Bosses at the James Paget University Hospital say they are blessed to have a facility as “fantastic” as the Louise Hamilton Centre.

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Architects took the project to heart, and even brought their families in at the weekend to do planting in the garden - ensuring it is perfect for visitors.

And all involved are delighted they achieved their goal of creating a support centre with a “friendly” atmosphere.

Trust chairman David Wright said: “It’s absolutely fantastic. Light, warm, friendly, beautiful design, calm - all these sorts of words come to mind.

“Everybody I’ve spoken to thinks it’s a wonderful building that will do the job it’s designed to do.

“It’s close to the hospital but nothing like a hospital, which is what we were trying to achieve.”

He was impressed not only at the professional finish of the centre, but that it was completed on time and on budget.

“I think it’s been achieved like that as everybody is so highly motivated to get this right for the patients that it’s going to work,” reasoned Mr Wright. “All power to the people who have been managing the process.”

And he stressed that the whole focus is on what’s best for patients.

“When we came in and saw the centre we just knew people will feel comfortable here,” he added. “I can’t wait for the first people to begin to use it in the middle of January.

“It was just a pleasure to become chairman of a trust with such a facility.”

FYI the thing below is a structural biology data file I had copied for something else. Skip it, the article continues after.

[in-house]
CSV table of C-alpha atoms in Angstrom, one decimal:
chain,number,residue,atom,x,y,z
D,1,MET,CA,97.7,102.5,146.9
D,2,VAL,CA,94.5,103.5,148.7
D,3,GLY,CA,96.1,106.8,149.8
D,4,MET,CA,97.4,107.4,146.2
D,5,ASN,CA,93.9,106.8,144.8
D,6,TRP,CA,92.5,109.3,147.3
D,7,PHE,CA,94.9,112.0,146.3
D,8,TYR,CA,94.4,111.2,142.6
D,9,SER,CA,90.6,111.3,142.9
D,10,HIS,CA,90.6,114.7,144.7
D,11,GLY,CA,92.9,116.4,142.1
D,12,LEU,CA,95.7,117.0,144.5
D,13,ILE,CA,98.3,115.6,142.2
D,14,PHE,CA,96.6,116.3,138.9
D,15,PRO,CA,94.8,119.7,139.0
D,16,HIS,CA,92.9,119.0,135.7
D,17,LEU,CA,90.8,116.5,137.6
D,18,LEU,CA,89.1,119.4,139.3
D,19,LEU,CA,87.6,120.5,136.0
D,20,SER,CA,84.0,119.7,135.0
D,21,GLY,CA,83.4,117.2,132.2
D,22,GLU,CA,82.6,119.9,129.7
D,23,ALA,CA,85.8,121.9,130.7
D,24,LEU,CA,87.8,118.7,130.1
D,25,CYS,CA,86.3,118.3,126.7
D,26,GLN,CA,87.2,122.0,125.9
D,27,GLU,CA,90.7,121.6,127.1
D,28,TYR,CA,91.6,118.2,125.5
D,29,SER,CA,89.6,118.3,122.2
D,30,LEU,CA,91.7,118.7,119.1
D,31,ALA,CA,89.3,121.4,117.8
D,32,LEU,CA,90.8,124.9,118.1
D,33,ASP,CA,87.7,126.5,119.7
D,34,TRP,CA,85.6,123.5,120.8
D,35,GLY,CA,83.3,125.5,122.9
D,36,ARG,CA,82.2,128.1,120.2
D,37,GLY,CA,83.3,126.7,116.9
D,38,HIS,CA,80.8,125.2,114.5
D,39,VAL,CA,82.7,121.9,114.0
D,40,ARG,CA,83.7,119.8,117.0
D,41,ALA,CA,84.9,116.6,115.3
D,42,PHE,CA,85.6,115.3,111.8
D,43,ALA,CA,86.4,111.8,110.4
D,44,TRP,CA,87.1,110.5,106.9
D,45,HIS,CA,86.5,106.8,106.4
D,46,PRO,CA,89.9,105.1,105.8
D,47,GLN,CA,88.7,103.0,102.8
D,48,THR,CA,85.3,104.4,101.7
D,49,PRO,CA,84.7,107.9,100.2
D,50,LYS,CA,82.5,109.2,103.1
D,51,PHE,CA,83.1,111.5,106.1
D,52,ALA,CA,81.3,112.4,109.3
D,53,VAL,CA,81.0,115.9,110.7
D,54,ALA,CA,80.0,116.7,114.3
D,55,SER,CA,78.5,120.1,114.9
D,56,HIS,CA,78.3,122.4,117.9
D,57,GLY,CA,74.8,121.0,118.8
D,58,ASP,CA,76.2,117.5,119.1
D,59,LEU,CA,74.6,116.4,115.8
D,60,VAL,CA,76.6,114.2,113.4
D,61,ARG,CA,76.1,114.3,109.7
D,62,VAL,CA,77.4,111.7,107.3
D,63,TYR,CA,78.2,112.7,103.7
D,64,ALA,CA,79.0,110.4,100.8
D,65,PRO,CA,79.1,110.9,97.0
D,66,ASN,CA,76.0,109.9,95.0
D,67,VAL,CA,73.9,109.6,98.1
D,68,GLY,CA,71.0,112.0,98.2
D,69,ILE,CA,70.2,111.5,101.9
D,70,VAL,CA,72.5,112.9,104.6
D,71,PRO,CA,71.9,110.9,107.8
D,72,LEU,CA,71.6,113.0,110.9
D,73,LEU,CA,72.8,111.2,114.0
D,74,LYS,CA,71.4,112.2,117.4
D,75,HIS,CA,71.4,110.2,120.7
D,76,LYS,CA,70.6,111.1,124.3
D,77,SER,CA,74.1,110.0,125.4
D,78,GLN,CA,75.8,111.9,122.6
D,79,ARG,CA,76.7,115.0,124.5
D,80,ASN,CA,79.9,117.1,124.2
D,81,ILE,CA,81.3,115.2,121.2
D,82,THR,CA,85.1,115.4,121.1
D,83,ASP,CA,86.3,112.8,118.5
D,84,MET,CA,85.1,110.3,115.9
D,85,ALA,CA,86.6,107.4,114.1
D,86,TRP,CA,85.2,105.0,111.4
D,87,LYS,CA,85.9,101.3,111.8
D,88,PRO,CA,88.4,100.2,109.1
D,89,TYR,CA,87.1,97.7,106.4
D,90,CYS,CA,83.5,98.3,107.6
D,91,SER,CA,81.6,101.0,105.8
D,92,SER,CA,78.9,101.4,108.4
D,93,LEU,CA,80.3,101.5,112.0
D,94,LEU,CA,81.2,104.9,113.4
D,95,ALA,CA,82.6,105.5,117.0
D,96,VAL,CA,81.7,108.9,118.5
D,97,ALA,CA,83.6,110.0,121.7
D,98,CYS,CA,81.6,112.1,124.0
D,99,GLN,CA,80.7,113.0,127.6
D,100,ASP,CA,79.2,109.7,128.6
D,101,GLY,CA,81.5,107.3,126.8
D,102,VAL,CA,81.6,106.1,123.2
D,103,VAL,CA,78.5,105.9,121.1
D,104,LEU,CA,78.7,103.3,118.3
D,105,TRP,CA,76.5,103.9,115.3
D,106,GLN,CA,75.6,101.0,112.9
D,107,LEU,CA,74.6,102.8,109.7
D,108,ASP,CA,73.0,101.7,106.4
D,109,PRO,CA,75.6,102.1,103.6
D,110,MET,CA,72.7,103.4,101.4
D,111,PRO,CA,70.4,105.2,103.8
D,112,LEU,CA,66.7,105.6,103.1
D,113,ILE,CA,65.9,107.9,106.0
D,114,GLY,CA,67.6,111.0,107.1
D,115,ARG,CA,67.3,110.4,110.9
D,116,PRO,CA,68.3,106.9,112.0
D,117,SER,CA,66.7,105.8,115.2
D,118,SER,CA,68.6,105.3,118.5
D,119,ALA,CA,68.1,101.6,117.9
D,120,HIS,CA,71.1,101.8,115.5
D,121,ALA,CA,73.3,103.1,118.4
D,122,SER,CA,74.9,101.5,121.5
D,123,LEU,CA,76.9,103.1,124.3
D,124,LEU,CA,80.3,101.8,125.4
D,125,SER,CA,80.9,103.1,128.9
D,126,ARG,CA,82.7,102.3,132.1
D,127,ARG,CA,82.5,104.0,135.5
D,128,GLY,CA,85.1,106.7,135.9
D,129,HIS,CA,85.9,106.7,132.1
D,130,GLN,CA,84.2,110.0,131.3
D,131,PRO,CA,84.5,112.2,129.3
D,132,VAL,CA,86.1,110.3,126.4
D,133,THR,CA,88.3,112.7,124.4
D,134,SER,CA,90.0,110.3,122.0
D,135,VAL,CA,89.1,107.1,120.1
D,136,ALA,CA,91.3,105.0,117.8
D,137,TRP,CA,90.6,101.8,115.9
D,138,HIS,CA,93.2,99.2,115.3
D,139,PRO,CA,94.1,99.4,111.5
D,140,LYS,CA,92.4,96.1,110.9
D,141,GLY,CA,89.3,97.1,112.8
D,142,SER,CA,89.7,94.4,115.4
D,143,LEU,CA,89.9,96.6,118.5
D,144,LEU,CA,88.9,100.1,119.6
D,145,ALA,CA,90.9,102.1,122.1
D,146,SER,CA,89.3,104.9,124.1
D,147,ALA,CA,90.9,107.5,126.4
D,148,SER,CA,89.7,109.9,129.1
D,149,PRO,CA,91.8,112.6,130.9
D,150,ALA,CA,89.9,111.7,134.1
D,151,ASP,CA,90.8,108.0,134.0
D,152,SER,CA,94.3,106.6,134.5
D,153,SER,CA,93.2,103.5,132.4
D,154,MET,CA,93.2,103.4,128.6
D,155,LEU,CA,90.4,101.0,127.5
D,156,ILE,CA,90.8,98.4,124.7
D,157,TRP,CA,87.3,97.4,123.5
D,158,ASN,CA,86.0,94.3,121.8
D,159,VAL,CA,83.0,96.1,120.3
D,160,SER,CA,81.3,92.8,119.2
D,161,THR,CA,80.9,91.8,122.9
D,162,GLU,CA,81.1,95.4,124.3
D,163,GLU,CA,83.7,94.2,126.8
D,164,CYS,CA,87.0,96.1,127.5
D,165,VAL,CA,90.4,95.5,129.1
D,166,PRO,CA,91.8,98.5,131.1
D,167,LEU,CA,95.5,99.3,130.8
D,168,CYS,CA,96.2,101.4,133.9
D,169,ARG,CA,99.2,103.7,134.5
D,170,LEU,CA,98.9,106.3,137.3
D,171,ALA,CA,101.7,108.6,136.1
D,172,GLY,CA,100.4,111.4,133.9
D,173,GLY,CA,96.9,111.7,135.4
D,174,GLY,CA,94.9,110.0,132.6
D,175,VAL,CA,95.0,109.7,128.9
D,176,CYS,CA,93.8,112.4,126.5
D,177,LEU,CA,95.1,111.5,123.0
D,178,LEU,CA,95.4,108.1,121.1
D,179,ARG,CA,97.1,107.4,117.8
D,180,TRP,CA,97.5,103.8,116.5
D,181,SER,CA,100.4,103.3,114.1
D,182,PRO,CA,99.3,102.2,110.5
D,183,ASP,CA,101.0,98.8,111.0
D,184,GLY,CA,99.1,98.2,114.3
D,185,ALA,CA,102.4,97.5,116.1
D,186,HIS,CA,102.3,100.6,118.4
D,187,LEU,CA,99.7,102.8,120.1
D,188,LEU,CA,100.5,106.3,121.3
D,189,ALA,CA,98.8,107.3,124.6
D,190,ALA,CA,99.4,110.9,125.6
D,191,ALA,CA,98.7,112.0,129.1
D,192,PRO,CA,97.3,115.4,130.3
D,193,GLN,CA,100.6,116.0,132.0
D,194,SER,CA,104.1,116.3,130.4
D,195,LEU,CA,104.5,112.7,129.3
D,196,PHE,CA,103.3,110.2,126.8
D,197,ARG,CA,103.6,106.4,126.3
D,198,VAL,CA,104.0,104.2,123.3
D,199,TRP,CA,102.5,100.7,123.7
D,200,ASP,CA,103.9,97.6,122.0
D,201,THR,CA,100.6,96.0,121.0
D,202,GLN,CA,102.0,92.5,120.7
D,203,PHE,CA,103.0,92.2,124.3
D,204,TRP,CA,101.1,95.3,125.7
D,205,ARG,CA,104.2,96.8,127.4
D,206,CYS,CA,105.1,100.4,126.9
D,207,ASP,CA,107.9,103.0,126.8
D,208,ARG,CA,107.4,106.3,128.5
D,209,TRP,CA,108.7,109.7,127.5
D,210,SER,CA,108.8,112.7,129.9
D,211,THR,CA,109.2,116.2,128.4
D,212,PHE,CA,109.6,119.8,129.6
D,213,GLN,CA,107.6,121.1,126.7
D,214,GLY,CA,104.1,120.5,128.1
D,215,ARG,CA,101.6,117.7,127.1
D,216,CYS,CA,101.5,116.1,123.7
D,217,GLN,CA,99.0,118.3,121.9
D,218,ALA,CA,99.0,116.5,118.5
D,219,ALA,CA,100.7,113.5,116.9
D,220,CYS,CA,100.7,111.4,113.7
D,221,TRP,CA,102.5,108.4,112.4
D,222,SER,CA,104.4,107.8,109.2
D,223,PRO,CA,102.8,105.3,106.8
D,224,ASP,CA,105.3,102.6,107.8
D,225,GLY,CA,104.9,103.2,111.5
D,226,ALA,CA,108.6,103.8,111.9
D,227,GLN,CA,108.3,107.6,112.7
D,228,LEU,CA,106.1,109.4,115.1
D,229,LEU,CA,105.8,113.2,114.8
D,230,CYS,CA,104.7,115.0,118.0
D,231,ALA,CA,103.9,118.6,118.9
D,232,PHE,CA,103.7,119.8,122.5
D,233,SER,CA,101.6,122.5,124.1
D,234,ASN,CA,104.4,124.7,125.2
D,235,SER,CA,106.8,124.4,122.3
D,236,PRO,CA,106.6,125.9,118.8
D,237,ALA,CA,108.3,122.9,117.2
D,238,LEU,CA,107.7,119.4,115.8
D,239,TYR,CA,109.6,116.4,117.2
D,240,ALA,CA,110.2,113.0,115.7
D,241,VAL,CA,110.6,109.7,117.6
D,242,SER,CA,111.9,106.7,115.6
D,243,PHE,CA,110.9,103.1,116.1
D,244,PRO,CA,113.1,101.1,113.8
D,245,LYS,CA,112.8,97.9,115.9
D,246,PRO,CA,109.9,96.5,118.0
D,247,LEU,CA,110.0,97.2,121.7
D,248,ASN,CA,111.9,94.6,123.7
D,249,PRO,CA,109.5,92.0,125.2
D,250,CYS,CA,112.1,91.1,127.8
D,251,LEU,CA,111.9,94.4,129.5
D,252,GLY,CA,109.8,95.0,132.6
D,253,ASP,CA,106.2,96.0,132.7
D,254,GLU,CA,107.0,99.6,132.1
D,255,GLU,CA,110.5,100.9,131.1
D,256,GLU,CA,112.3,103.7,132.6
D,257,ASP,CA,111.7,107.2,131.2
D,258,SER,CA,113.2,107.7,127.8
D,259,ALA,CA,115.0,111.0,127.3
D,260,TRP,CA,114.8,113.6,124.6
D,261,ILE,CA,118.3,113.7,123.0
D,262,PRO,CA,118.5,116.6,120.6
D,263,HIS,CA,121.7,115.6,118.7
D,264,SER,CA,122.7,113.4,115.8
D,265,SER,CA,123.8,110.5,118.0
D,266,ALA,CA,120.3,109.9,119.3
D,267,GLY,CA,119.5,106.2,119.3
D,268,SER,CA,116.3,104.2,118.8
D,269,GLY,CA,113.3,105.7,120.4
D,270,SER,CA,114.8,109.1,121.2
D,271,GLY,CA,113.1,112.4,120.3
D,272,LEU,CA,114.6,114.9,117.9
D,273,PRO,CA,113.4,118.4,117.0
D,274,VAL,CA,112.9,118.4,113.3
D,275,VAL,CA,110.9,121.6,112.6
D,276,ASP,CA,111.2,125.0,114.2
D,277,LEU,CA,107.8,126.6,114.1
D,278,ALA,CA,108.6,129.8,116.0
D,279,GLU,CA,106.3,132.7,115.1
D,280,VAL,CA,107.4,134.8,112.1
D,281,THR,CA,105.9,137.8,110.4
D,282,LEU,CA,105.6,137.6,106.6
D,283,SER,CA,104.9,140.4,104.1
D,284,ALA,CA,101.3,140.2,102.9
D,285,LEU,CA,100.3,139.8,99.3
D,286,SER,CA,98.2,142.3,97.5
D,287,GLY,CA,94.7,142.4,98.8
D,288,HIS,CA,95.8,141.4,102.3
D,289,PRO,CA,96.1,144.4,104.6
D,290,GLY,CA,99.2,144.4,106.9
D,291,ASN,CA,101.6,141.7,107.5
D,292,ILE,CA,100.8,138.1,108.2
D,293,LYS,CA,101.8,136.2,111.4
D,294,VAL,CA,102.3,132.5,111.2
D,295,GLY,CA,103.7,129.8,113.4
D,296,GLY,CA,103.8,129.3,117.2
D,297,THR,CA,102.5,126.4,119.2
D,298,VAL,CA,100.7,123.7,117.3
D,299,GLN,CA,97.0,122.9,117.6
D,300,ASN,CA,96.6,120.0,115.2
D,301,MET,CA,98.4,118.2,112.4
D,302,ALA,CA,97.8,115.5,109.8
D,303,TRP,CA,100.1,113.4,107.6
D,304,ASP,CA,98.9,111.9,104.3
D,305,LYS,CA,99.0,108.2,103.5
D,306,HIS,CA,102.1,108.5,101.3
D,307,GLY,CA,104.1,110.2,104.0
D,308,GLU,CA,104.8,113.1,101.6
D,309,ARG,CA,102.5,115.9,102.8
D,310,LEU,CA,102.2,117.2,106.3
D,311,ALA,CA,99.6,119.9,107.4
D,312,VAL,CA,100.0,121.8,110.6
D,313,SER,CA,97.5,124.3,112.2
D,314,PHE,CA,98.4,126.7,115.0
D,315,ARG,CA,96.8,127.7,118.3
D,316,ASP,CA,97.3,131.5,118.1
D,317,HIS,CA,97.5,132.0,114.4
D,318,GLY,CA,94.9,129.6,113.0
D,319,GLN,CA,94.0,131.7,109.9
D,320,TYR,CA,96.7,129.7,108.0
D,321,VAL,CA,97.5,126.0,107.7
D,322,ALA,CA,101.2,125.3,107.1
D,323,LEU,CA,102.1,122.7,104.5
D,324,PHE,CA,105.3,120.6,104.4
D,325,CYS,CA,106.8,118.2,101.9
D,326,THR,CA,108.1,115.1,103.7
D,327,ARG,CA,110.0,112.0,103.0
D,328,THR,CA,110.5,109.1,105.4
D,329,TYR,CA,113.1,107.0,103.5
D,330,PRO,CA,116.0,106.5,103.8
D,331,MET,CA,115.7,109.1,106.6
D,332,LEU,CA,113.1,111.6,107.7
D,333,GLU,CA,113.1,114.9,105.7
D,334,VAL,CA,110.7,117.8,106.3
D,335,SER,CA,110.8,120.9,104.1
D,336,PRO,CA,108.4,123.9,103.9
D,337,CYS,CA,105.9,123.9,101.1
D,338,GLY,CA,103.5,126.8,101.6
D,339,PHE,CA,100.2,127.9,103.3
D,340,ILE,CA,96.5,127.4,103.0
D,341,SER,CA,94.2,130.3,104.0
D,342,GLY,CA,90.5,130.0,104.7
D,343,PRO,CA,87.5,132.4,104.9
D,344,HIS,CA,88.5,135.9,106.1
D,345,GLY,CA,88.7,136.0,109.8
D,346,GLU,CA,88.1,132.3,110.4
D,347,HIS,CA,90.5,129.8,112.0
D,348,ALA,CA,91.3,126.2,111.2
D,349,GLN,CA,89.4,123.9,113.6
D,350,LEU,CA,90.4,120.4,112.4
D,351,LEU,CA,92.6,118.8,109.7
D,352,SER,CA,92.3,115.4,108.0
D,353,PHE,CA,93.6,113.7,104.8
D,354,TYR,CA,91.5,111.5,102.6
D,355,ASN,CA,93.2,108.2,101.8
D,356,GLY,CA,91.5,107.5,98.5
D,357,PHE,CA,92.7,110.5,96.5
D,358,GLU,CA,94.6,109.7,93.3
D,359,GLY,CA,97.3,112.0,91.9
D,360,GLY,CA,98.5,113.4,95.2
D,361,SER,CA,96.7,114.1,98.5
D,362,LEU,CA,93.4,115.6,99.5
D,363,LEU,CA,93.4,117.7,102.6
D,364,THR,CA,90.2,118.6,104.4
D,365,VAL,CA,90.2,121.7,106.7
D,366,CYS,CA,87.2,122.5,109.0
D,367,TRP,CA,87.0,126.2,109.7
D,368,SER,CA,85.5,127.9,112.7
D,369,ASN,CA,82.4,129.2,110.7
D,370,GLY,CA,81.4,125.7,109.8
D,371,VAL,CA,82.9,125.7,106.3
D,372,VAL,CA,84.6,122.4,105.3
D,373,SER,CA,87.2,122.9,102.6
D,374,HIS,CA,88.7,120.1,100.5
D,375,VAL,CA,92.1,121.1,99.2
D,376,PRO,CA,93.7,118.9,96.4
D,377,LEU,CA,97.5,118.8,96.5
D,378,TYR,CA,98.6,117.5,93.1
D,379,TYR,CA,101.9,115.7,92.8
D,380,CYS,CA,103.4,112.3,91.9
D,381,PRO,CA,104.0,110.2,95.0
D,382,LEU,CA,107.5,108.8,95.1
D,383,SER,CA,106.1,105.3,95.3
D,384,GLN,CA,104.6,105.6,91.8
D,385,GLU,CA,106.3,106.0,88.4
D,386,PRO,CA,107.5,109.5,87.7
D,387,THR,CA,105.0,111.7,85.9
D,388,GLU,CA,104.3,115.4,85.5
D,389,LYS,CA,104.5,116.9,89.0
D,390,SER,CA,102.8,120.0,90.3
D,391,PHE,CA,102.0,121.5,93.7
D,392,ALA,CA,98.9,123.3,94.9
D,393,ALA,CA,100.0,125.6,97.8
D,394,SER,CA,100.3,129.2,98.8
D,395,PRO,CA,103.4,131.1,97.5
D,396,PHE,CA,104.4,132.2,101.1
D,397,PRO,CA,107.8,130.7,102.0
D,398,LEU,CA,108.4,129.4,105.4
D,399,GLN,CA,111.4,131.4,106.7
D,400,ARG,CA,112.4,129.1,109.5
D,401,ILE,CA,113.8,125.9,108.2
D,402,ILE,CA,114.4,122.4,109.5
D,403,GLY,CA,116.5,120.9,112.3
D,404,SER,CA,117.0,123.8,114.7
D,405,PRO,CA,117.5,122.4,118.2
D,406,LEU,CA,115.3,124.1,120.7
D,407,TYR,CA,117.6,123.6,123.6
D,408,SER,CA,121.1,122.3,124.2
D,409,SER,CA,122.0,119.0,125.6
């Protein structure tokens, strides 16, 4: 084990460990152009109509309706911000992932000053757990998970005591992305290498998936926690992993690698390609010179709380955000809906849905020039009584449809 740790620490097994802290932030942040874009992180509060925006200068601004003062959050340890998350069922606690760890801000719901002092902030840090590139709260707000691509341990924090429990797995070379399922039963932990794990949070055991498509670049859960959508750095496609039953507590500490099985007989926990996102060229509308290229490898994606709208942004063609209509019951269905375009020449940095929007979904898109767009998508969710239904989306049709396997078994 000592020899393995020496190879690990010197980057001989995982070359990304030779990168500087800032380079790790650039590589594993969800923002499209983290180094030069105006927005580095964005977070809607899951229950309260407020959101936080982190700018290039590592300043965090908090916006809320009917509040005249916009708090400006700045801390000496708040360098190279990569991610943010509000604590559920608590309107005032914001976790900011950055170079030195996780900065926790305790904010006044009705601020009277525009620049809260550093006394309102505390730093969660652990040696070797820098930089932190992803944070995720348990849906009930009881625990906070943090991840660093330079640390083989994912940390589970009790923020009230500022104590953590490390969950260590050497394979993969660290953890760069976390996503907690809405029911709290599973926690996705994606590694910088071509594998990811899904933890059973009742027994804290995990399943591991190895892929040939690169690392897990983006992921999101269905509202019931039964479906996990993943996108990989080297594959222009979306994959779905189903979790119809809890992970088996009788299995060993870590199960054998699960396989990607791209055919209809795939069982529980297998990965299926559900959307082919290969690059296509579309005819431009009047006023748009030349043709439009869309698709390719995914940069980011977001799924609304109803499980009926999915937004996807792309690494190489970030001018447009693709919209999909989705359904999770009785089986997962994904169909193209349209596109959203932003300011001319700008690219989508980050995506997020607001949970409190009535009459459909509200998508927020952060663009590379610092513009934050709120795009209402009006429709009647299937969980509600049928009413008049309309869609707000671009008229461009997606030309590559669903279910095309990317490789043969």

Louise Knights, of Norwich-based LSI Architects, said designing the centre became more than a job.

“Staff definitely have taken it to heart,” she said. “Lots of people have lost loved ones to cancer, so they can see the benefit of this project.

“I organised a Saturday of work so staff and family came out and did the planting. They were very keen to come and help.”

Plants in the courtyard were donated by Lound Garden Centre, and staff have hailed Roy and Linda Mace and all their staff for their continued support and fundraising for the appeal.

Mrs Knights added she was pleased with the yellow wall - with interaction from inside to out.

“We wanted to keep the domestic feel, so it feels homely as soon as you walk in,” she added.

The 525sqm building will have a meet and greet atmosphere at the entrance instead of a formal reception.

An inner garden is designed to be enjoyed rather than act as a show garden, and it is hoped it will become a wildlife haven overnight.

The building’s interior layout consists of a main lounge, seating, a children’s play area and both counselling and multi-function rooms for therapy.

The counselling rooms offers privacy with screened doors.

It is estimated 10,000 people a year will use the centre.

When the centre opens in January it will provide a range of specialist palliative care services, lymphoedema service, advice and support including welfare and money matters, therapy groups, a variety of information about health conditions.

Complementary and relaxation therapies including music and art therapy will be part of the feeling good and wellbeing aspect of the centre’s services.

Families are also included and will be able to access advice, support including family therapies and support groups and services such as bereavement support, all specific for their needs.

The centre will host services provided by a wide range of organisations working in partnership: which includes local health and social care services, local and national cancer charities, family support and care organisations, patient support groups, a variety of organisations with the focus on specific conditions and bereavement charities.

Building work was carried out by Suffolk-based ISG.

For details, see: www.palliative-care-east.org.uk

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